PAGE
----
U.S. Sen. Cynthia Lummis is praising a federal court’s decision this week to allow adults under the age of 21 to own a handgun.
A panel of judges for the U.S. Fourth Circuit Court of Appeals handed down the decision on Tuesday in favor of arguments that that federal laws preventing law-abiding 18-,19-, or 20-year-olds from owning a firearm violated the U.S. Constitution’s Second Amendment.
“The Second Amendment is a constitutional right,” Lummis said. “There is no reason a law-abiding 18-year-old adult should be denied that right solely based on their age. If we trust them to defend our country, we should trust them enough to purchase a handgun. I applaud the decision of the Fourth Circuit.”
Judge Julius Richardson of the Fourth Circuit wrote in the decision, “When do constitutional rights vest? At 18 or 21? 16 or 25? Why not 13 or 33? In the law, a line must sometimes be drawn. But there must be a reason why constitutional rights cannot be enjoyed until a certain age. Our nation’s most cherished constitutional rights vest no later than 19. And the Second Amendment’s right to keep and bear arms is no different.”
In April, Lummis introduced a bill that would allow adults under 21 to purchase firearms.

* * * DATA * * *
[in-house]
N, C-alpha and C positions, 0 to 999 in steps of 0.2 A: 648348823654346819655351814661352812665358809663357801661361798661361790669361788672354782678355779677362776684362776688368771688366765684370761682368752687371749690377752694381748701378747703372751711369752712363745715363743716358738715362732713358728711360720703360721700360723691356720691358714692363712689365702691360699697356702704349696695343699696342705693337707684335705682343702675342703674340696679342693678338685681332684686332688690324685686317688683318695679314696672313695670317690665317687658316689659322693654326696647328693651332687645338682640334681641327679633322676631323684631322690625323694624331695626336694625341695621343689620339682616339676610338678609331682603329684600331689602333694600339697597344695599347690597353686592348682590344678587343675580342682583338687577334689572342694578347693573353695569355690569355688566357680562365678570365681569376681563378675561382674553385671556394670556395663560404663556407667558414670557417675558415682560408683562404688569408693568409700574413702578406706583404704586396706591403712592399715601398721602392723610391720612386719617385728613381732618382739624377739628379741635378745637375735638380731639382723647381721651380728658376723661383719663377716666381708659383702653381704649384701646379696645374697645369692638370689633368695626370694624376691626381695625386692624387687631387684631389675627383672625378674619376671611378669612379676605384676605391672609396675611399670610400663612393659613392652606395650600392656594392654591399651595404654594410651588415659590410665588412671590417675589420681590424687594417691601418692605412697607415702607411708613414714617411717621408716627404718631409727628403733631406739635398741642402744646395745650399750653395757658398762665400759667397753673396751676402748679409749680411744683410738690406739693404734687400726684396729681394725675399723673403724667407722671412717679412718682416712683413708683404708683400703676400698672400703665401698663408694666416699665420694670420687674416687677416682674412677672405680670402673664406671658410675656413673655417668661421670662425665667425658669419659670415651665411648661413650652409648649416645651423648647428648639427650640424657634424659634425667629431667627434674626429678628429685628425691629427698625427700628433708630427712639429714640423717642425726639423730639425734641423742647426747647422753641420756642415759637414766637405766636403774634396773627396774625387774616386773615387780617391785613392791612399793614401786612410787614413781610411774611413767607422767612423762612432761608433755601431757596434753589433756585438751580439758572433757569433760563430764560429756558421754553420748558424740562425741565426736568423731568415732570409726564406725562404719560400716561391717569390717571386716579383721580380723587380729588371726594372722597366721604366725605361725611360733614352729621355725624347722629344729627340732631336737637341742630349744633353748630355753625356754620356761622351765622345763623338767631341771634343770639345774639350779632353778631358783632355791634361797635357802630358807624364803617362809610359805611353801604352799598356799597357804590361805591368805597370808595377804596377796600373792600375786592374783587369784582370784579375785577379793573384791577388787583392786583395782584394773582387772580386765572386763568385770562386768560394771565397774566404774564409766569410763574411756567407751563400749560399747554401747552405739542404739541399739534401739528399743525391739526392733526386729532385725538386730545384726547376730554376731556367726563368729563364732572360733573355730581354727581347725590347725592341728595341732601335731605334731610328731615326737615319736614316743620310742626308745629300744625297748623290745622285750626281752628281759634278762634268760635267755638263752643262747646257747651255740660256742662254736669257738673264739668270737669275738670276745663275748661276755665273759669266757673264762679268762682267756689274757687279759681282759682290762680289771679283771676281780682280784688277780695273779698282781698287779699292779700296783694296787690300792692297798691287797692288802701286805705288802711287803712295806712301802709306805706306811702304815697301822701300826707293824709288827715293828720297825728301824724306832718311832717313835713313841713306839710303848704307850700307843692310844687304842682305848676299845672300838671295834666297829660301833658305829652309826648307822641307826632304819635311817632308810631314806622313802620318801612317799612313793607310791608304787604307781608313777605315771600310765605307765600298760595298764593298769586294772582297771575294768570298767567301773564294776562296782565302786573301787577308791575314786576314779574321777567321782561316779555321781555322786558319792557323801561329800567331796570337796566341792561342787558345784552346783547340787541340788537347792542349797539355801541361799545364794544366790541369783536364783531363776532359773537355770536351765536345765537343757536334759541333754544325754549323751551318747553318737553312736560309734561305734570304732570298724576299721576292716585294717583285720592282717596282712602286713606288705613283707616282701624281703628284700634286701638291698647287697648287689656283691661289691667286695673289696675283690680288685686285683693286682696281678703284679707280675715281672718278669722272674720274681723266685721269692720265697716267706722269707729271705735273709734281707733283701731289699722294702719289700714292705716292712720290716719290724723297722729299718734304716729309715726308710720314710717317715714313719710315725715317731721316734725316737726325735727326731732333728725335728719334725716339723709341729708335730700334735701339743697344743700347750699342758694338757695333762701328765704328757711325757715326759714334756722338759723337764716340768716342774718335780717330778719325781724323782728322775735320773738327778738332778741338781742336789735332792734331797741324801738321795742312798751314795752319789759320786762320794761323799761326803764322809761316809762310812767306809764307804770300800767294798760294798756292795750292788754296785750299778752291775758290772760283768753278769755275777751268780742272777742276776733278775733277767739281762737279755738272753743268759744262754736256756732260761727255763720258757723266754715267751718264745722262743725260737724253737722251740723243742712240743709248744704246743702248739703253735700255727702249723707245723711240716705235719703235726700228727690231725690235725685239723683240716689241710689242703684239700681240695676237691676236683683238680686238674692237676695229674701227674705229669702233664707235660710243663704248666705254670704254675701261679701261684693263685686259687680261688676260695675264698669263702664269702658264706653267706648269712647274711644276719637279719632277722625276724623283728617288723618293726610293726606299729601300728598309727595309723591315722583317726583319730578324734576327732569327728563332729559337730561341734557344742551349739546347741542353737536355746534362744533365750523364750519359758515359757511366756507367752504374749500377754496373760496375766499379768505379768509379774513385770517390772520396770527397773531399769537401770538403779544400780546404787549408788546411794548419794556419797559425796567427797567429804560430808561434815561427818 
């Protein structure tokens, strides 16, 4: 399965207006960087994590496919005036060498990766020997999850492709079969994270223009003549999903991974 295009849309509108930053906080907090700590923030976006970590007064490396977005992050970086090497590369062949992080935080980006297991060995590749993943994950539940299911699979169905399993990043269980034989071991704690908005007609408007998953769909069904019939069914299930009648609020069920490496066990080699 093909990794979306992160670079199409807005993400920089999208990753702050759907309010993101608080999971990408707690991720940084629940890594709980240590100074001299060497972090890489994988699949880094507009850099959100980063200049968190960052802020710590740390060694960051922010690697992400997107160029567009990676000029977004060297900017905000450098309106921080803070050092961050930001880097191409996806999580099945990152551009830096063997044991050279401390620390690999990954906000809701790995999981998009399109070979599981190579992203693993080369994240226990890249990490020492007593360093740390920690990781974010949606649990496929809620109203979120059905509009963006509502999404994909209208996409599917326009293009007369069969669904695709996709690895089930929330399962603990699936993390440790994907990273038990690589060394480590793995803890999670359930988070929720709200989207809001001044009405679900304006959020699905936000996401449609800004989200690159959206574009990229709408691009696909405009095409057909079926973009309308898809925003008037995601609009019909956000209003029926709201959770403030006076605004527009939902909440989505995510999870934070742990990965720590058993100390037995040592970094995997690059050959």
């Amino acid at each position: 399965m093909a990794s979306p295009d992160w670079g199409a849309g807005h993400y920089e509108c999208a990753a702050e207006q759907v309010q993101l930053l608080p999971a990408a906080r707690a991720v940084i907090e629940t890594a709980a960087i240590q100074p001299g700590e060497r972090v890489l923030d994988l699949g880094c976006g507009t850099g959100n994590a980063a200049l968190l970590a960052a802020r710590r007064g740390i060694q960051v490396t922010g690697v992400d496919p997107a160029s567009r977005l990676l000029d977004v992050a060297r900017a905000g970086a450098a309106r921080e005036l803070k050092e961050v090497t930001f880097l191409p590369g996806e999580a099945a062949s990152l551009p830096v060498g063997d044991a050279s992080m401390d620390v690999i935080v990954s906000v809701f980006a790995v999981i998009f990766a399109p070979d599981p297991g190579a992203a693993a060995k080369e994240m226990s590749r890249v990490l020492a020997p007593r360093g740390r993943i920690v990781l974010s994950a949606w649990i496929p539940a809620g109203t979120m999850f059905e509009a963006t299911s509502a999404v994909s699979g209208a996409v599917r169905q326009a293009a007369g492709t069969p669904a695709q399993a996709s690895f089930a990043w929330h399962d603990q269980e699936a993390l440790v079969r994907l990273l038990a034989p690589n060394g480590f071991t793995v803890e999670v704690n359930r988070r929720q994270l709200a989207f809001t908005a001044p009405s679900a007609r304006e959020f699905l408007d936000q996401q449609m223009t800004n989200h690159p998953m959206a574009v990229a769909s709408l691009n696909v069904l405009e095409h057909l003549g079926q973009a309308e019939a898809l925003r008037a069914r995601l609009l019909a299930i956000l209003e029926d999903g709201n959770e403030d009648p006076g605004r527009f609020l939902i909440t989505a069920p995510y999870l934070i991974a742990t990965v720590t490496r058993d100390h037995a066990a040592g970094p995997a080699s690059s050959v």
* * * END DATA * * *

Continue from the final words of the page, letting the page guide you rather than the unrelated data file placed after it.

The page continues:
The Second Amendment Mandates Equality Act of 2021 would repeal the law that currently prohibits people under the age of 21 from buying a handgun and reinstate the right of adults between the ages of 18 and 20 to purchase a handgun from a federally licensed dealer. The bill was co-sponsored by a number of Republican senators, including Montana’s Steve Daines, Idaho’s Mike Crapo and Jim Risch and North Dakota’s Kevin Cramer.
“The Second Amendment is a constitutional right, and does not treat 18-year-olds as second-class adults,” Lummis said at the time. “In keeping with the Supreme Court’s Heller decision, the SAME Act would overturn our current restrictive anti-handgun statute and ensure equal treatment under law for adults under 21.”
“Ultimately, if we trust 18-year-olds enough to defend our country and to choose our elected officials, we should trust them enough to purchase a handgun,” she added.
The senators argued that people age 18 to 20 are considered adults and can get married, serve in the military and form business contracts, therefore, they should have the right to buy a handgun.
“Sen. Cynthia Lummis’ Second Amendment Mandates Equality Act (SAME Act) is true ‘common-sense’ gun legislation,” Gun Owners of America spokesman Aidan Johnston said. “The current 18–20-year-old handgun ban is antiquated and keeps honest, young adults disarmed – sending the message that the Second Amendment is a second-class right.”